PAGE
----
Early on in Tim Burton’s Big Eyes, a San Francisco man offers a curious statement on the ocular creations of his love interest Margaret: “They’re way out of proportion.” The man, Walter Keane (Christoph Waltz), gets it or so he thinks. He furrows his brow, alters his toothy grin and attempts to understand. The woman, played by Amy Adams, delivers a smile and explains the personal nature of her art. There’s a telling awkwardness to the scene and the character’s intellectual musings offer a glimmer of hope that Big Eyes could truly be something special. But one actor stays in character while the other becomes way out of proportion.
Big Eyes tells the story of Walter and Margaret Keane; a couple who took the 60s art world by storm. Margaret Keane moved to San Francisco’s North Shore after separating from her husband, continued her practice of painting children with oversized eyes — using her daughter as the subject — and stood in the background as her rather flamboyant future husband peddled her works to local galleries. The role suits Adams well, as she’s able to exude a small amount of sex appeal while simultaneously portraying the innocence of a small town girl in Cali. She often leaves her mouth open like Marilyn Monroe and manages to find a place of fragility without overdoing it. In the most crucial of scenes, Adams delivers questionable dialogue (“Can’t we just stay here forever”) with ease. She’s believable.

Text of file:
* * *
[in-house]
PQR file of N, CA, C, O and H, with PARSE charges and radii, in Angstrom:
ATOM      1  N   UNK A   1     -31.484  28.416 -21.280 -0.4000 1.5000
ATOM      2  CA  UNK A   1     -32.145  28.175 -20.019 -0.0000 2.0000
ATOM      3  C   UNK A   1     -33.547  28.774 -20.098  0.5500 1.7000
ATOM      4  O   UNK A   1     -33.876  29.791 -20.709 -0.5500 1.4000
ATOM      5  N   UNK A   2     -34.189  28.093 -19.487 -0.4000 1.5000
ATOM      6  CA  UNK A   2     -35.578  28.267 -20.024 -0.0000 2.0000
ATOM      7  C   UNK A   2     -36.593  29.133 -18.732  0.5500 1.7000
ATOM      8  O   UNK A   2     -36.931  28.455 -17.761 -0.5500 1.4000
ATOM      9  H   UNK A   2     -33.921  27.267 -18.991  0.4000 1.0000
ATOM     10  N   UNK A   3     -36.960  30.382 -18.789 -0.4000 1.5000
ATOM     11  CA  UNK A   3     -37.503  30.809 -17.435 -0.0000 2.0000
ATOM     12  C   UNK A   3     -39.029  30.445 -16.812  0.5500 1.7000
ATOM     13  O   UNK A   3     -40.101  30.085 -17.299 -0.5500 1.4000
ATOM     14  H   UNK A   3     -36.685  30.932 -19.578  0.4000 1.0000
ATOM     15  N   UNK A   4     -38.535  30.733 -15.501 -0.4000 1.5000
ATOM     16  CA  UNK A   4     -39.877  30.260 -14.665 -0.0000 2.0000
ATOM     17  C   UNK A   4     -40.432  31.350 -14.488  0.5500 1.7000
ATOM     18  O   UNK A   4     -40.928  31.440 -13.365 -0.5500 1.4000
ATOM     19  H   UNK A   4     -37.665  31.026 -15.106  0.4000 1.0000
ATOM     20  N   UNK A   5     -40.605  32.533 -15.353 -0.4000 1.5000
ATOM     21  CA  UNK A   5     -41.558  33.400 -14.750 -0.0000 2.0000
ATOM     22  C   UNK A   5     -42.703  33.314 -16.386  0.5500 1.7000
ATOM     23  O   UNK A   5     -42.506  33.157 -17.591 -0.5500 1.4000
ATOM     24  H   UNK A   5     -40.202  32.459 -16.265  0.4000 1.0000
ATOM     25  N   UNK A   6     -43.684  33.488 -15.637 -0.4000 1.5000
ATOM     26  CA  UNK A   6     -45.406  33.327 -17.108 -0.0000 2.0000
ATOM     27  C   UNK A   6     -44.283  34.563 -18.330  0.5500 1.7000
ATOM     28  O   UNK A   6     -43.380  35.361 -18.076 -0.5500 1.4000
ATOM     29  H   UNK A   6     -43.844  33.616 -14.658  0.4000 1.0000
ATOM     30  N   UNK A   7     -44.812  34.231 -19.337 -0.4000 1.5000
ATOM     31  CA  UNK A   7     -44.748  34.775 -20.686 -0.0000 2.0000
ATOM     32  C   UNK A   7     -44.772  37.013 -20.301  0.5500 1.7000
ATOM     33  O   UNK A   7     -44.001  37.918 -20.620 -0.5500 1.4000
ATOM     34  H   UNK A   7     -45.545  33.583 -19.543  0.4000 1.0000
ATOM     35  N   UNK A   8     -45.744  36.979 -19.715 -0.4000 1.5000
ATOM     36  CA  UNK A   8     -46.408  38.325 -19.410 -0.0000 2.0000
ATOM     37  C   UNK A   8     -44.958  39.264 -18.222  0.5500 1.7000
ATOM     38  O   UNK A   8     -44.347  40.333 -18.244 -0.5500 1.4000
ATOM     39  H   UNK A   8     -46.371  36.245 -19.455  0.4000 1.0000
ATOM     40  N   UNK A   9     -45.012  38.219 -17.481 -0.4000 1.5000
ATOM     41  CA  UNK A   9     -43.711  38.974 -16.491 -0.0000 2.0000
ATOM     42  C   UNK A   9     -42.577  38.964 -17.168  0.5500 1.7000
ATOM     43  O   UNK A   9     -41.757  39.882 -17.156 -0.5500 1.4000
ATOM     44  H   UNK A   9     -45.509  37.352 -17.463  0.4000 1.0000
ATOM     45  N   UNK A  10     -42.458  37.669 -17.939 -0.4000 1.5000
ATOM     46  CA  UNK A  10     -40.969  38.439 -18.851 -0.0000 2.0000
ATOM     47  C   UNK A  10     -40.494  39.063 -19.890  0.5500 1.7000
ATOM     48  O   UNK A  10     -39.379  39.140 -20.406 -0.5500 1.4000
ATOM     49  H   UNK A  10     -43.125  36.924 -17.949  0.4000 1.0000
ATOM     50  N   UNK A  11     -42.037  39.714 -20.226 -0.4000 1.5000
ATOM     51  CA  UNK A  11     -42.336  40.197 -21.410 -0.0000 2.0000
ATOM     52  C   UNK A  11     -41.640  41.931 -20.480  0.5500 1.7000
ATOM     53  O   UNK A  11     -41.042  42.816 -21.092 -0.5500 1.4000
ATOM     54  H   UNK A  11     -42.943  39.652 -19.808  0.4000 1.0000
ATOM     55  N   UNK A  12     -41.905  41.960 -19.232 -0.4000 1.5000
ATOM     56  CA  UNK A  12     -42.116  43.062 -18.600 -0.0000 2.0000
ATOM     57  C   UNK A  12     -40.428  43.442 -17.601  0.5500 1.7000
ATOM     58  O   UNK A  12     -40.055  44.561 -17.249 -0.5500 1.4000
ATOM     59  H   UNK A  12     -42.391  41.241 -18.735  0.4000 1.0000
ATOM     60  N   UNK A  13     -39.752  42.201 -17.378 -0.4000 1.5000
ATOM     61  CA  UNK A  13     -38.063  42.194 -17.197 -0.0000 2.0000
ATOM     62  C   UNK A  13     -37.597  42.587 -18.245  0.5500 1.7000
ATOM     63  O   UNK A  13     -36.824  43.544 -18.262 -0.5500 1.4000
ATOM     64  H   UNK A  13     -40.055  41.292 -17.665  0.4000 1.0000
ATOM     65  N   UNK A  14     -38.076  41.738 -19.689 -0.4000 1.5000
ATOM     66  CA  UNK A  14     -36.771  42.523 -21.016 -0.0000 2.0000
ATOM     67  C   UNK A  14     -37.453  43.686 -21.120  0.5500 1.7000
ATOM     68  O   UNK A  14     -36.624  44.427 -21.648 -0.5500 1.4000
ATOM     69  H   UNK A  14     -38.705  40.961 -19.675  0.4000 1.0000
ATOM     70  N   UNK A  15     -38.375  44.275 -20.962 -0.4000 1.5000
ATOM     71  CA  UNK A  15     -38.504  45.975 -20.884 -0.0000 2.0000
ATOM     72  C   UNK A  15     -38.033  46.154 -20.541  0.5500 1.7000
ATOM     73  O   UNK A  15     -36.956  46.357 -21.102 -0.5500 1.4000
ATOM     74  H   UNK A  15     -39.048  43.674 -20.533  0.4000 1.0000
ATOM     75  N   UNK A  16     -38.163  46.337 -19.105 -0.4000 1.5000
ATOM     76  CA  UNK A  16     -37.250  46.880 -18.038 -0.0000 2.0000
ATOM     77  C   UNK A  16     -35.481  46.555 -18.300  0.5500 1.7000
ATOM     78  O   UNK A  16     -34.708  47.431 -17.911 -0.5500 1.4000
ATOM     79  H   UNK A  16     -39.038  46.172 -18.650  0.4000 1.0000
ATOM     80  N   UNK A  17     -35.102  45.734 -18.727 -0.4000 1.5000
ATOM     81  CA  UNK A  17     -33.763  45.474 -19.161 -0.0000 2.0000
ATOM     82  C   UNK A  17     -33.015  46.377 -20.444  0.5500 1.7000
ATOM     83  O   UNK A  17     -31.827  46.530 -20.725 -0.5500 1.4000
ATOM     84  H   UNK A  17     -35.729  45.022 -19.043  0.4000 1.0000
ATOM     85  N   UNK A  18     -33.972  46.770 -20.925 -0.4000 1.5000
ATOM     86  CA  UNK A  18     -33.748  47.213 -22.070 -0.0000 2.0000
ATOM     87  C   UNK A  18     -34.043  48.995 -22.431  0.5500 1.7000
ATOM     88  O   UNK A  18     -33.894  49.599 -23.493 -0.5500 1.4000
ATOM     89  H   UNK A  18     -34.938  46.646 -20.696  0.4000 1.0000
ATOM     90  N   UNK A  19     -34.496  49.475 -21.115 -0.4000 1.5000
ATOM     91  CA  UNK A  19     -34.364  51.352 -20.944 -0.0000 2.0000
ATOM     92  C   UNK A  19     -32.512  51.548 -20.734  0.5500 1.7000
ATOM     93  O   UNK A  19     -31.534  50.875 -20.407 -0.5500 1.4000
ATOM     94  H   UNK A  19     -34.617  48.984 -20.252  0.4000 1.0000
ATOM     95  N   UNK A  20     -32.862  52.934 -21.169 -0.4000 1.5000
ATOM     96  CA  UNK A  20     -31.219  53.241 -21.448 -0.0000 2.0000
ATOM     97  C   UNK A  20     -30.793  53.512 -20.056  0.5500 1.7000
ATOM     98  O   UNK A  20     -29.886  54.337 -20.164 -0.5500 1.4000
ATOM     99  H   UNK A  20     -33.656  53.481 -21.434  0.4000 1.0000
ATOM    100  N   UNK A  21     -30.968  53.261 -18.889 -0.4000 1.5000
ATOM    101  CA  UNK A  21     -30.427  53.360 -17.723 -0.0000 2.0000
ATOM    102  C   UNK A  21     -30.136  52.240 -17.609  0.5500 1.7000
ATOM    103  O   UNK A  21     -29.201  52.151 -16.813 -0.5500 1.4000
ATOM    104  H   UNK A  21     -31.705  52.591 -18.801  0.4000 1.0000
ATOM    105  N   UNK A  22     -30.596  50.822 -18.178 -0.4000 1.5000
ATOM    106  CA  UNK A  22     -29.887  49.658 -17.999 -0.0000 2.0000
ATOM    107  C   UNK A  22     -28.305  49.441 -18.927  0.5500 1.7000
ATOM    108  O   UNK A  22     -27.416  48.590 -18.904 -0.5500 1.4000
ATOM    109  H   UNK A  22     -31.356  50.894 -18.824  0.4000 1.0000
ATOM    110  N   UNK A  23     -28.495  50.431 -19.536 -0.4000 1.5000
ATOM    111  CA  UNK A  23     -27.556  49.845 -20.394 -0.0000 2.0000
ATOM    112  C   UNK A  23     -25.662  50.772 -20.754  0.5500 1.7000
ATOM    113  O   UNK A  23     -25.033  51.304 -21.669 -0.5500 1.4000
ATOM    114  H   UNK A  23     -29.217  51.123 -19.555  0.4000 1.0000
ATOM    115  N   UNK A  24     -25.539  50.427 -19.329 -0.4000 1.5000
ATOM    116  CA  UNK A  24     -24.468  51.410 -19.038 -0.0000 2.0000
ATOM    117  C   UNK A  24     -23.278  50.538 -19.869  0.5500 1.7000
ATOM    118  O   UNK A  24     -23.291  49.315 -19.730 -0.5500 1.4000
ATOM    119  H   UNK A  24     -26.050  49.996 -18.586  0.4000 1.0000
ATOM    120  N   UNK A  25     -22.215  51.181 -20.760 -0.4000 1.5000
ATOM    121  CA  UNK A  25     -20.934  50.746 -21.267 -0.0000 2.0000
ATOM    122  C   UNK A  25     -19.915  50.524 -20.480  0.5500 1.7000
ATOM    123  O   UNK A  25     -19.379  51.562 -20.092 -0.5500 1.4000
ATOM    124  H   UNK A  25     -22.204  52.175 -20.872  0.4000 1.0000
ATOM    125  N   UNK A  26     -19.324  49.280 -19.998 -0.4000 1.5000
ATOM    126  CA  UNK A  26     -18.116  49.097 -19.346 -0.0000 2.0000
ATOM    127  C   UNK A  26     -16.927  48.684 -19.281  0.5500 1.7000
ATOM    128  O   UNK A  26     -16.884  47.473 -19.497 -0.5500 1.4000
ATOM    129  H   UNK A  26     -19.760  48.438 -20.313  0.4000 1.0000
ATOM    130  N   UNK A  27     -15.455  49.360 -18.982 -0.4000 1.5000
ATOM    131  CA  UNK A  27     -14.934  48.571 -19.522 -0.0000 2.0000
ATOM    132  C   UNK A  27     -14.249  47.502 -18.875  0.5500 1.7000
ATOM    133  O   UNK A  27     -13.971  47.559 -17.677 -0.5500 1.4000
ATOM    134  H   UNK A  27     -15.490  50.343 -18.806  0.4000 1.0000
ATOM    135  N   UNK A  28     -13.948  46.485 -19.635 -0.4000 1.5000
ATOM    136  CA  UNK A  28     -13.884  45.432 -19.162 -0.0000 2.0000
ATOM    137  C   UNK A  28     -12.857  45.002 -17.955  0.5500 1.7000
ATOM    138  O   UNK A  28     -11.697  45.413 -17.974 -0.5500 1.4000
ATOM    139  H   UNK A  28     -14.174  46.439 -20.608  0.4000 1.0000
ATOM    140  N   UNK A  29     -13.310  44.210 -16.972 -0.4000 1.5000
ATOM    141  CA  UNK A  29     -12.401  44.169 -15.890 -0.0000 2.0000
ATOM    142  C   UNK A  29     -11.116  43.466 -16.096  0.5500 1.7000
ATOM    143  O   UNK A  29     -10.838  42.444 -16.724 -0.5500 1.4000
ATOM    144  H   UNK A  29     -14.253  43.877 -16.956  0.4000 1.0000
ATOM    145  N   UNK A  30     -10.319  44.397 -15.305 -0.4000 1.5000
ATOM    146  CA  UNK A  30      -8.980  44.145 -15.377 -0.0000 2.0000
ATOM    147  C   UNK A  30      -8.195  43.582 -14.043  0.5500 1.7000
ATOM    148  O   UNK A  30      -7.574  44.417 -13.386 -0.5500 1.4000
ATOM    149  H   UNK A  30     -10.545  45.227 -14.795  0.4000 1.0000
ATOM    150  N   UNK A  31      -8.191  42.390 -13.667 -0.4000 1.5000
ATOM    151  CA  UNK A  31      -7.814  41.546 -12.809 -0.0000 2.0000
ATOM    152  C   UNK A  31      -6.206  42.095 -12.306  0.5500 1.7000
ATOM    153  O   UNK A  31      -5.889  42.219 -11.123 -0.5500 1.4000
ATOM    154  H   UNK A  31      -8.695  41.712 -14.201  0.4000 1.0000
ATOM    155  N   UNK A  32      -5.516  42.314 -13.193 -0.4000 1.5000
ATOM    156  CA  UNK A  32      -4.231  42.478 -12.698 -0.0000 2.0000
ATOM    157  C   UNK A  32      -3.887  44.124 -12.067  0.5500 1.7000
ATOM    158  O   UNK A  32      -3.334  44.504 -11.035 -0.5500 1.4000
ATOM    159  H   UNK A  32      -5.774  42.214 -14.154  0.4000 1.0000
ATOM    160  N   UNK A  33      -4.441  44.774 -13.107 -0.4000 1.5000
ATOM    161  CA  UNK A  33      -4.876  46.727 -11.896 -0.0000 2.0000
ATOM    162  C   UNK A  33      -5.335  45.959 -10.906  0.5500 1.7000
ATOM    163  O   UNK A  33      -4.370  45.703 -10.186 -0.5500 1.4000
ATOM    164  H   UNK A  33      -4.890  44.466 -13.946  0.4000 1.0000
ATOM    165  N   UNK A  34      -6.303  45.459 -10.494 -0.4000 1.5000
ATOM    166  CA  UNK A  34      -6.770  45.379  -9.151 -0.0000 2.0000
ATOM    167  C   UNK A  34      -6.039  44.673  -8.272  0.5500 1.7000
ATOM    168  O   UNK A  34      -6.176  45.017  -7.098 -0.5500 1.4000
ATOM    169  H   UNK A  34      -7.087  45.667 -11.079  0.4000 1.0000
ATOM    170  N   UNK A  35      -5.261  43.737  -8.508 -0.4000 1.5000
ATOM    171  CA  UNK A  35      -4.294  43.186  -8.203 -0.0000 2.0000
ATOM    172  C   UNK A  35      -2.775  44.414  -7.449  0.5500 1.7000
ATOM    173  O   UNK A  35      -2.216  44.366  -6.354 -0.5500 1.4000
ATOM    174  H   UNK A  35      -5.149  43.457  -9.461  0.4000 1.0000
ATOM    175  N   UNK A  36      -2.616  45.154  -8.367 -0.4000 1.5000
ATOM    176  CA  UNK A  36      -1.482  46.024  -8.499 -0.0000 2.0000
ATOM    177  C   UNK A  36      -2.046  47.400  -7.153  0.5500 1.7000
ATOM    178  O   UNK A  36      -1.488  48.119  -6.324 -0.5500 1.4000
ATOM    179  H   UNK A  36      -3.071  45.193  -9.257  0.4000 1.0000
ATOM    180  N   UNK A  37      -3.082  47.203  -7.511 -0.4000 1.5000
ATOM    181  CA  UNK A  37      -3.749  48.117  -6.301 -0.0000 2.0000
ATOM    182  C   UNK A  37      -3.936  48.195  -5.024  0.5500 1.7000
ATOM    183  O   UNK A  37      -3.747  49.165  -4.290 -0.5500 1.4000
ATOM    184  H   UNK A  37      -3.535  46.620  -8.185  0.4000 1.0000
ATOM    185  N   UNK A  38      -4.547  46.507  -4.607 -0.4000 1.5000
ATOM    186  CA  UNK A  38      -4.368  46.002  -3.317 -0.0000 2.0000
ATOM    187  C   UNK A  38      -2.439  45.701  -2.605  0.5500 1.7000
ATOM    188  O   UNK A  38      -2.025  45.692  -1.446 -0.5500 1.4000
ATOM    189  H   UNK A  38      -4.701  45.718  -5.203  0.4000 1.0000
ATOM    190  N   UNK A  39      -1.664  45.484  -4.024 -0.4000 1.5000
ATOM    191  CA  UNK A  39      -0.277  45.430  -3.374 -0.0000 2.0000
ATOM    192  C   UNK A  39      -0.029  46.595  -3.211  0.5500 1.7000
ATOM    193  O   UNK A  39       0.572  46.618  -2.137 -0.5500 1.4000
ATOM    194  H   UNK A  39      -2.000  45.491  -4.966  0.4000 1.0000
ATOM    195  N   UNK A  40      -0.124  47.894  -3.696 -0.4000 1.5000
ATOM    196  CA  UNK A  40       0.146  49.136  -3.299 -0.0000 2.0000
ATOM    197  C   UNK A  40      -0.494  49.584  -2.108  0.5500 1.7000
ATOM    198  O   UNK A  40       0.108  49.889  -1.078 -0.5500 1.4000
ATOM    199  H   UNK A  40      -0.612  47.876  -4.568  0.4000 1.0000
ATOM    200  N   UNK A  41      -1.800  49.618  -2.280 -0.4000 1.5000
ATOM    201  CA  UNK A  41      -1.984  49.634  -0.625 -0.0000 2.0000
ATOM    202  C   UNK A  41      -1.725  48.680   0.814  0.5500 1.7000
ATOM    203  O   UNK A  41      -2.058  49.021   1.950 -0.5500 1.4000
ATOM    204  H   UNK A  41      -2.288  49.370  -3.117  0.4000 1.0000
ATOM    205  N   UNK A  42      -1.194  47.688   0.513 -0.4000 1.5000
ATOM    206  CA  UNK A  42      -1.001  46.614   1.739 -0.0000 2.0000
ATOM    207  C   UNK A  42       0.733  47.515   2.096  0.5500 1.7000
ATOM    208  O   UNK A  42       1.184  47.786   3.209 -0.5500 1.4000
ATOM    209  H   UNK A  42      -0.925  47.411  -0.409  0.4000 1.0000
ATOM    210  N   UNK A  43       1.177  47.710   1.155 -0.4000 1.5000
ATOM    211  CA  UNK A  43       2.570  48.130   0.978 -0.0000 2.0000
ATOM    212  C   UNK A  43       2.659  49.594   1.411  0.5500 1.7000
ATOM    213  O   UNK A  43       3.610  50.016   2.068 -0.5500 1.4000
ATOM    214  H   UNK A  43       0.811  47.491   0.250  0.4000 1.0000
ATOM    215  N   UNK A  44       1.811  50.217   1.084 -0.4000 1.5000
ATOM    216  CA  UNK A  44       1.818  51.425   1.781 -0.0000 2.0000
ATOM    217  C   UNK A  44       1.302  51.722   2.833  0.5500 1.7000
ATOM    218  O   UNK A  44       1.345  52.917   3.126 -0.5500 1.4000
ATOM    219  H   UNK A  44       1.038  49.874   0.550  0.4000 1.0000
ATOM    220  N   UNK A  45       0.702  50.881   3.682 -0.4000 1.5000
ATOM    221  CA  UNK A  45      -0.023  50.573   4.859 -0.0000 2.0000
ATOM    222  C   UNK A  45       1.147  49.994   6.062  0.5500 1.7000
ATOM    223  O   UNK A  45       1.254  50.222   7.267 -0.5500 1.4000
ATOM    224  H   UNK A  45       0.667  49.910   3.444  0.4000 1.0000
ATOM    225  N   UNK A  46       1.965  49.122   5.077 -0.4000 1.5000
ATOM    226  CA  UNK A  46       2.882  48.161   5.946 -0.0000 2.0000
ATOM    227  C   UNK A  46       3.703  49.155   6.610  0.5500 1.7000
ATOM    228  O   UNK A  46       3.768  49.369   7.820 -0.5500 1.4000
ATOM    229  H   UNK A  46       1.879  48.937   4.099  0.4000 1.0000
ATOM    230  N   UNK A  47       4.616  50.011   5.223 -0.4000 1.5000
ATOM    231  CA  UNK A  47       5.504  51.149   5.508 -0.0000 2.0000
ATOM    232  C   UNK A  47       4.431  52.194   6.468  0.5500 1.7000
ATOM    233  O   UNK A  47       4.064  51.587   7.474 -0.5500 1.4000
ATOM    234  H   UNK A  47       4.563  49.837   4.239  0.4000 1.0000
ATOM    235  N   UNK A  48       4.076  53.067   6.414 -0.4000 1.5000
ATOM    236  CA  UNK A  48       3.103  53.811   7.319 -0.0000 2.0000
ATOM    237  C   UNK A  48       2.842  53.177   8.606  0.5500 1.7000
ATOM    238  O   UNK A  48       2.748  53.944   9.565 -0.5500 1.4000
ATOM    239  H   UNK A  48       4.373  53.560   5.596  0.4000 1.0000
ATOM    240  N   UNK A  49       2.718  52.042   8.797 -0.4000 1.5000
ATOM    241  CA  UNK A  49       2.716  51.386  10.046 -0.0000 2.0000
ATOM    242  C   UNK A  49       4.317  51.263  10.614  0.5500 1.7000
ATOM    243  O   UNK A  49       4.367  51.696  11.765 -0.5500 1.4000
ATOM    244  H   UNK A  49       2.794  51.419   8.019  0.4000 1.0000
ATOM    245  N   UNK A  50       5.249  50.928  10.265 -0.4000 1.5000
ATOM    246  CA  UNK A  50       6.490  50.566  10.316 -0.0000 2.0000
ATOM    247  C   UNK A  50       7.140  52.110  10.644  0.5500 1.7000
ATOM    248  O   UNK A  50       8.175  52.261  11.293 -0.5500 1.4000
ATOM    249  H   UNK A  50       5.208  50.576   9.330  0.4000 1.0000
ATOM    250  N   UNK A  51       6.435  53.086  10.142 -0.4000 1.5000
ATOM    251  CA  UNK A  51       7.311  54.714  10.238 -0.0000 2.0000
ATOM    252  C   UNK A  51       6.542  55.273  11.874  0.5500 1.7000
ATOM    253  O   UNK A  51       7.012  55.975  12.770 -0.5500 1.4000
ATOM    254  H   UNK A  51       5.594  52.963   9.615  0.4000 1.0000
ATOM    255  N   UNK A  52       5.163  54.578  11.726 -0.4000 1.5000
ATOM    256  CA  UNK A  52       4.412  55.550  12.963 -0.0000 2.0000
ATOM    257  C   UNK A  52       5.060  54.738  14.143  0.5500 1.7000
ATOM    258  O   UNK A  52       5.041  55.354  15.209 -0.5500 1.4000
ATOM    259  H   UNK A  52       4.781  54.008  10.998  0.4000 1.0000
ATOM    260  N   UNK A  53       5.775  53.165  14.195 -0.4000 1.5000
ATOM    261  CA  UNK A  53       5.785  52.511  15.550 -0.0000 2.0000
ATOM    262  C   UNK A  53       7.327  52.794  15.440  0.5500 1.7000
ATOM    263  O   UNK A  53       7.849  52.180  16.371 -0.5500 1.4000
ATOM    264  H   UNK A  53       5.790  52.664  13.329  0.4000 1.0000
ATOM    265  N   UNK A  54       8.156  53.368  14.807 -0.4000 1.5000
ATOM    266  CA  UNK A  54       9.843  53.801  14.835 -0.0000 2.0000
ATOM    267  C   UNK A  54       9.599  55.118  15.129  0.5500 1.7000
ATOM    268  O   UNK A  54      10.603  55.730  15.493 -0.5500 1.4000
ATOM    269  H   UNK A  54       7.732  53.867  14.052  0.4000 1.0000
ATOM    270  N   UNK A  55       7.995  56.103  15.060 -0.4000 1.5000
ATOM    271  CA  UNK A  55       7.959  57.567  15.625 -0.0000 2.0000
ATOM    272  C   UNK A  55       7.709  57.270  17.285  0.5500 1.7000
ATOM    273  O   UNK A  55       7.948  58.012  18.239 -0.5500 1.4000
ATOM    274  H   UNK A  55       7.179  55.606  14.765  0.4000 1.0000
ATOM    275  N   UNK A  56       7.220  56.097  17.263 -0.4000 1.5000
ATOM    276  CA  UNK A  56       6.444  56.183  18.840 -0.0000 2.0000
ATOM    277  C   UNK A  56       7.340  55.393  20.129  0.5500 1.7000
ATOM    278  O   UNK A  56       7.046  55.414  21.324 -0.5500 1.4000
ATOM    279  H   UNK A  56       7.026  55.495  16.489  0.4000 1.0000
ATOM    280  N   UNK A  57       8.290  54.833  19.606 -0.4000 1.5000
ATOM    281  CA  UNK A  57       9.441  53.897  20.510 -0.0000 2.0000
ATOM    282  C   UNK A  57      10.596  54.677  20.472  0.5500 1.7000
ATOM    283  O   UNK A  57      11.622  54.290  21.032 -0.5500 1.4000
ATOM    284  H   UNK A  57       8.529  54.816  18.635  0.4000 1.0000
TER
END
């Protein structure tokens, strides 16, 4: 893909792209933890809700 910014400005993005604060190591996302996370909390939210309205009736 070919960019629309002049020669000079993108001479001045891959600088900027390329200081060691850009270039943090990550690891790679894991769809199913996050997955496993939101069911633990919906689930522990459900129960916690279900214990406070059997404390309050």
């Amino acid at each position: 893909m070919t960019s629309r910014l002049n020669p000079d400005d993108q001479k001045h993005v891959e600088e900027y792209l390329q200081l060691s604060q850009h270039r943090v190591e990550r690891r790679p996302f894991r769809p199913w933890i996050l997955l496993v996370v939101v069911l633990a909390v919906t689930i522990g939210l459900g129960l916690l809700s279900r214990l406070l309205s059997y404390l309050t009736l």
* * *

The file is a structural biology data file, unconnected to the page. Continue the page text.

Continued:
On the other hand, there’s Waltz as the exuberant and mischievous Walter Keane. Let’s say this: the character has the charm of Leonardo DiCaprio and Christopher Walken from Steven Spielberg’s Catch Me If You Can, but his devilish smile makes him more suitable for a Batman villain. Fact or fiction, Waltz’s magnetic performance stays on par with Adams until the last 30 minutes, as he then becomes cartoonish and laughable in all the wrong ways. The exaggerations fit the story, but Waltz strays greatly from the composed elegance of Amy Adams, especially when drunken Walter appears.
Visually, Big Eyes provides a warm viewing experience with vibrant colors and the mesmerizing paintings that became a cultural phenomenon. The spotty narration of gossip reporter Dick Nolan (Danny Huston) does little for the story, but Huston himself does a fine job along with the accomplished supporting cast of Jason Schwartzman, Krysten Ritter, and Terence Stamp. Even newcomer Madeleine Arthur delivers a poised performance as Jane, the daughter of Margaret.
Tim Burton’s film has plenty of flaws, but the visceral experience of Big Eyes allows for loads of fun and exciting frustration. It’s understandable why Margaret would shy away from the spotlight in early 60s America, but I was hoping for director Burton to explore her more as a human being. He makes a few references to her fascination with numerology but little background as to why she became the artist she was.
Big Eyes could have become an Oscar contender with more focus on Adams in the final act rather than a shift towards the public bravado of Waltz’s Walter Keane.